Betony And The Nervous System

When Musa includes three treatments with betony for the nervous system, one concerns trauma and probably both the other two bear some relation to indications contemplated by modern practitioners. Firstly, the leaves powdered and applied heal severed nerves. Other traumas appearing elsewhere in Musa’s list of conditions are ruptures, and in those who have tumbled down from a high place, for which 3 drachms (12 g) in old wine is used. It is not clear whether internal or external administration is meant here, but the former is presumed, since The Old English Herbarium specifies internal ruptures and Dioscorides mentions ruptures with spasms, uterine problems and suffocations, for which cases he advises 1 drachm of the powdered leaves in water or honey water. We have already noted, too, when discussing mugwort, that uterine suffocations are renamed hysterical affections in the later tradition. To this supposed nervous state we can add Musa’s ‘unnerved’ or enfeebled condition (Bauhin’s ‘resolutos’), unless another traumatic injury such as the wrenching of a joint is meant. The Salernitan herbal, however, advises betony for those in a weakened state, where 1 drachm (4 g) in 3 cyathi (135 mL) of good wine taken daily for 5 Read more […]

Wormwood: Mental Health

The applications of wormwood continue with its reputation as a herb against melancholy. This action may well be as attributable to the effect of its bitter nature on the liver, as well as the general tonic effect so roundly affirmed from application thus far. There is support of a humoral nature for bitters working through the spleen in hypochondriac melancholy where an overheated spleen causes noxious vapours to rise to the heart and brain. Some modern authors, among them Chevallier, Menzies-Trull and Hoffman, refer to use in depression/melancholy but not a lot of guidance as to source is given. Grieve gives a recipe of 1 oz of herb infused 10-12 minutes in one pint of water taken in glassful doses to relieve melancholia, but again no source is offered. The tradition does not appear in the ancients. Hildegard is an early mention, with a recipe of fresh wormwood pounded and expressed through cloth added to wine cooked with honey, so that the wormwood overcomes the wine and honey flavour, to be drunk every other day, to check not only melancholy, but ‘it will ease sickness in the loins and make your eyes clear’. Serapio cites Mabix that an infusion or decoction, especially mixed with epithymum, will cure melancholy. Read more […]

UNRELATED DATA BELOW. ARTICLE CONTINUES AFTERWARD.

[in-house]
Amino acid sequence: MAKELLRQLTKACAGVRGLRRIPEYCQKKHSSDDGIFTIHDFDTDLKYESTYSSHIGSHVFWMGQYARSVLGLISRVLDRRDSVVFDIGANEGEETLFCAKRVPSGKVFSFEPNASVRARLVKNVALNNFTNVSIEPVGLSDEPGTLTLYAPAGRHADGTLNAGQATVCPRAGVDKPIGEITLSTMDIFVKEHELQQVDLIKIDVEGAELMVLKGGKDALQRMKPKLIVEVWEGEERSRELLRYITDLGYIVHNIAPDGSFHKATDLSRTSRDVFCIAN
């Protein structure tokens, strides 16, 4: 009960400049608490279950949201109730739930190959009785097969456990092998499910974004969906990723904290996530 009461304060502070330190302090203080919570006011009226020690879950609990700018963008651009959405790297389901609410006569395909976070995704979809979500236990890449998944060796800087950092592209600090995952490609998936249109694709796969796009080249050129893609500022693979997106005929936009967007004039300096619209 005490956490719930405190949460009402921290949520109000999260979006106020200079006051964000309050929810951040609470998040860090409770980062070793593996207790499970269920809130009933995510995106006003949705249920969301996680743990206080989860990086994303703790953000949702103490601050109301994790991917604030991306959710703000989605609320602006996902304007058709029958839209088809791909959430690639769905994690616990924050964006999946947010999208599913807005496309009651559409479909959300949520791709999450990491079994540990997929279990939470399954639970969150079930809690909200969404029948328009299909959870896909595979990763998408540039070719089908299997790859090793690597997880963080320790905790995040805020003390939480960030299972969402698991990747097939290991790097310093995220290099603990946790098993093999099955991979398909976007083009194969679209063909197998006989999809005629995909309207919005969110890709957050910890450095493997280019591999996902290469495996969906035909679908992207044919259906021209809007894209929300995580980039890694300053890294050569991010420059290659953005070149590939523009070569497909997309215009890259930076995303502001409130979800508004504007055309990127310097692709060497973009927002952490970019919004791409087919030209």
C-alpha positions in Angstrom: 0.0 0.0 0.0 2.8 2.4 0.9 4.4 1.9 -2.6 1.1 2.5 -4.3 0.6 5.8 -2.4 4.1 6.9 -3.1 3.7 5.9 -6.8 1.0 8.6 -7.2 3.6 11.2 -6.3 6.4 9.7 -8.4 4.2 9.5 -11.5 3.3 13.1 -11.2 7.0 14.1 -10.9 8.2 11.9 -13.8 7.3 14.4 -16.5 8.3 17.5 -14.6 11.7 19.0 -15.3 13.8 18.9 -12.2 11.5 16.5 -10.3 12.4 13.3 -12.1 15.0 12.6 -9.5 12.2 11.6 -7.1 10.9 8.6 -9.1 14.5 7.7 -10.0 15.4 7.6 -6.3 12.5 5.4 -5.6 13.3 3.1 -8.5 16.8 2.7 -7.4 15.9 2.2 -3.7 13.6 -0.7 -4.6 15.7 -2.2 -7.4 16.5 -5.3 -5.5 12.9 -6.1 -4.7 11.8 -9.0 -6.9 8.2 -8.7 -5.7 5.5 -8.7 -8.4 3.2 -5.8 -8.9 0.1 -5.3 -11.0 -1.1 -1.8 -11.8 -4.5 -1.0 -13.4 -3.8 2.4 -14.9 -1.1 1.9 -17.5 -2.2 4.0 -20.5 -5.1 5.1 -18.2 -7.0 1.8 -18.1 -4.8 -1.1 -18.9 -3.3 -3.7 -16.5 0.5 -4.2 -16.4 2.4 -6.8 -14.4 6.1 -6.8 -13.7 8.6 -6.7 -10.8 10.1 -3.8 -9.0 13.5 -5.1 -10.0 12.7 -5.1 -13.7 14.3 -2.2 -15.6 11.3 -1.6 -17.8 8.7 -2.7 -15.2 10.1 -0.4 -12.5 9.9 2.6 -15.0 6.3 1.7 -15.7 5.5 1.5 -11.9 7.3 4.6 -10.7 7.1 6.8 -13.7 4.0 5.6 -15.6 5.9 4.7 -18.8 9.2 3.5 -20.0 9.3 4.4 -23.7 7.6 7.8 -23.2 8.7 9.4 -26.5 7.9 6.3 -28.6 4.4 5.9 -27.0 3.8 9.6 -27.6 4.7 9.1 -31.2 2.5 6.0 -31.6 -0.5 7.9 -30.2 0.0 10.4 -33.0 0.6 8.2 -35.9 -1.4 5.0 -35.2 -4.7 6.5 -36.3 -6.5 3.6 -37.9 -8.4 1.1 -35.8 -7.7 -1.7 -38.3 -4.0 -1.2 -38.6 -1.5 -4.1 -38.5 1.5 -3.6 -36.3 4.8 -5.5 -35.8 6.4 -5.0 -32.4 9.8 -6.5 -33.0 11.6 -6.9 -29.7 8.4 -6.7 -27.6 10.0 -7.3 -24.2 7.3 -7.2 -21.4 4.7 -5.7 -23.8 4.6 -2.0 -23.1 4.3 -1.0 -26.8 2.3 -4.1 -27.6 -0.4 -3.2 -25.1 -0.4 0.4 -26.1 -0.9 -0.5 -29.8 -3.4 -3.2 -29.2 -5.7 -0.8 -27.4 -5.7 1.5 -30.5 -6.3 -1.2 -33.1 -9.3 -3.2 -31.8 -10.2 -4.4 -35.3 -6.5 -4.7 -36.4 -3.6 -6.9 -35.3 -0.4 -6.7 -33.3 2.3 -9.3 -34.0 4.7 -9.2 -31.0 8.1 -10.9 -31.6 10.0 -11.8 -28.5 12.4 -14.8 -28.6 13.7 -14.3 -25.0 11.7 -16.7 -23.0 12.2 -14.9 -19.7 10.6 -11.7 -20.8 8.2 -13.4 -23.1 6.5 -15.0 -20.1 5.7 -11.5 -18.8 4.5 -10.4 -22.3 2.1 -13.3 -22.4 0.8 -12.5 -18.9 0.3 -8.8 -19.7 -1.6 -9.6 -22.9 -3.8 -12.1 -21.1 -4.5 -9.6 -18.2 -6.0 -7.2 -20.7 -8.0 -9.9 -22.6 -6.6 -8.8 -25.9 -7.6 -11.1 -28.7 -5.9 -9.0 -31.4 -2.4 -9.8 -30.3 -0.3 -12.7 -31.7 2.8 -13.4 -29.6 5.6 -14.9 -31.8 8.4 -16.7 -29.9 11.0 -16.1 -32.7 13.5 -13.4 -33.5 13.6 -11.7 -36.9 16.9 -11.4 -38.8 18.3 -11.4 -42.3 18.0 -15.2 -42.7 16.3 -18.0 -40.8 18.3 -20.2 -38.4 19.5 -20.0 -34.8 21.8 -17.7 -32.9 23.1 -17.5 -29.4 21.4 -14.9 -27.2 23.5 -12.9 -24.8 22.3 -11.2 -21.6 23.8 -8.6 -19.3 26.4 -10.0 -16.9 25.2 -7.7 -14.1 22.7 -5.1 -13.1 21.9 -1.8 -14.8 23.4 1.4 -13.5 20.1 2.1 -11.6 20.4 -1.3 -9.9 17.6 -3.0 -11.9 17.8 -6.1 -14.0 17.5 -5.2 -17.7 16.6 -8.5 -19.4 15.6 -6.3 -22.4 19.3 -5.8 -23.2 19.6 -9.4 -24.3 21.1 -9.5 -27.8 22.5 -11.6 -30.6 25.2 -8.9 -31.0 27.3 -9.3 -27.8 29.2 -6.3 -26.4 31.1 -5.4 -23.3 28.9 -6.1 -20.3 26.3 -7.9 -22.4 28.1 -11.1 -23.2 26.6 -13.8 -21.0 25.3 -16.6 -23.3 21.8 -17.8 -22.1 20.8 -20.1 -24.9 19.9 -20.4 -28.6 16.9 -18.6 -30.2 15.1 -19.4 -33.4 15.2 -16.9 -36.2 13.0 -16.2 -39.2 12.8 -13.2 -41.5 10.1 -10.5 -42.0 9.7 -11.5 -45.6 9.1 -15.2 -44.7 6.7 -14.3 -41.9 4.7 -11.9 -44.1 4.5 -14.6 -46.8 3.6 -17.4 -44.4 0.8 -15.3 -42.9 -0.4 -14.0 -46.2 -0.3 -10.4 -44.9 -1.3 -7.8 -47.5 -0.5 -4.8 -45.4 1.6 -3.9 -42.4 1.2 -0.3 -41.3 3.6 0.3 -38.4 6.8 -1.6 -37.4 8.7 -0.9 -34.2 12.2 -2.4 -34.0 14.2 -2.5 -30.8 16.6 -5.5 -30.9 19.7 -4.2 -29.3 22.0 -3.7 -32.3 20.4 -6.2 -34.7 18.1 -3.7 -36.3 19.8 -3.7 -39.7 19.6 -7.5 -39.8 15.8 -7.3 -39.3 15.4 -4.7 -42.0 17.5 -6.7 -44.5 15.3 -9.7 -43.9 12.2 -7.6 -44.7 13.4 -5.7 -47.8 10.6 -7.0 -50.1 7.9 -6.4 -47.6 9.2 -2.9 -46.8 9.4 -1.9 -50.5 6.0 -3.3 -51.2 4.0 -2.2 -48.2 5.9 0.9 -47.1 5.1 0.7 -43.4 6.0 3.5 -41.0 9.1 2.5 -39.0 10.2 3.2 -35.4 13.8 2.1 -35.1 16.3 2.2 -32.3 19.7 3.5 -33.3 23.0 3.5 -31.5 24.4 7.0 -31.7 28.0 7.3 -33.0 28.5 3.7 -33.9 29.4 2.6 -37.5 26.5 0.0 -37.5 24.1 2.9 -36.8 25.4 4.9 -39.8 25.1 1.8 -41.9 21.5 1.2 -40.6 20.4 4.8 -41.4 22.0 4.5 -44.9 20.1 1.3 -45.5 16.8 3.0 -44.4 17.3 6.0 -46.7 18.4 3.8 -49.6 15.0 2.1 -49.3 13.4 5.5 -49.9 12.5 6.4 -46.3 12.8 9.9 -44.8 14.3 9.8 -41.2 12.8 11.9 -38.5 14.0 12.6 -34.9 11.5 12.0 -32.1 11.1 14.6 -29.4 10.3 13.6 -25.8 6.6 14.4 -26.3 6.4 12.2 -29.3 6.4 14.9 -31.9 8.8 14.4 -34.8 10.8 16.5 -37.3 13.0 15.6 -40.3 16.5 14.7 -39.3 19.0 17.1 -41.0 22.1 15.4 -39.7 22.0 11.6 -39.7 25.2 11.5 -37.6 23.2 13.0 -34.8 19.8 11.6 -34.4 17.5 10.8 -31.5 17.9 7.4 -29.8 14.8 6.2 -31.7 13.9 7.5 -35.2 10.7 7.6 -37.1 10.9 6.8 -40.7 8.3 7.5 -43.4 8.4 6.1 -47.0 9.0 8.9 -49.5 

Ruta graveolens

Ruta graveolens L. (Rutaceae) Herb of Grace, Common Rue Ruta graveolens L. is a glabrous herb with stem that can grow up to 14-45 cm. Lower leaves are more or less long-petiolate with ultimate segments 2-9 mm wide, lanceolate to narrowly oblong. Inflorescence is rather lax; pedicels are as long as or longer than the capsule; bracts are lanceolate, leaf-like. Sepals are lanceolate and acute. Petals are oblong-ovate, denticulate and undulate. Capsule is glabrous; segments somewhat narrowed above to an obtuse apex. Origin Native to Europe. Phytoconstituents Rutoside, rutaverine, arborinine, rutin, elemol, pregei-jerene, geijerene, furocoumarins, bergapten, xanthotoxin, fagarine, graveolinine and others. Traditional Medicinal Uses It is frequently used to treat worm and parasitic infection. It has been commonly used for the treatment of psoriasis and vitiligo due to the psoralens and methoxypsoralens present. It is also used to relieve muscle spasms, as carminative, emmenagogue, haemostat, uter-onic, vermifuge, to treat hepatitis, dyspepsia, diarrhoea, bug bite, cancer, cold, fever, snakebite, earache, toothache and as an antidote especially in malarial poisoning. It is also used as an abortifacient to terminate Read more […]

Herb-Drug Interactions: Cannabis

Cannabis sativa L. (Cannabaceae) Synonym(s) and related species Bhang, Dagga, Ganja, Hashish, Indian hemp, Marihuana, Marijuana. Cannabis indica Lam. Constituents Cannabis herb contains a wide range of cannabinoids, which are the major active compounds. The main psychoactive constituent is delta9-tetrahydrocannabinol (THC; dronabinol), and it is the cause of many of the pharmacological effects elicited by the consumption of cannabis. However, other cannabinoids, which do not possess psychoactive properties, such as cannabidiol, cannabinol (a decomposition product of delta9-tetrahydrocannabinol), cannabigerol and cannabichromene, are increasingly being investigated for their pharmacological and therapeutic properties. Cannabinoids are often found in the plant as their acid metabolites, e.g. ll-nor-9-carboxy-delta9-tetrahydrocannabinol, cannabidiol acid and others, especially if the plant has been grown in a cooler climate. These decarboxylate to the parent cannabinoid at high temperatures, such as during smoking. Most medicinal cannabis products have been heat treated to ensure that the cannabinoids are present only in the non-acid form. Use and indications Cannabis has no current established use in herbal Read more […]

Seizure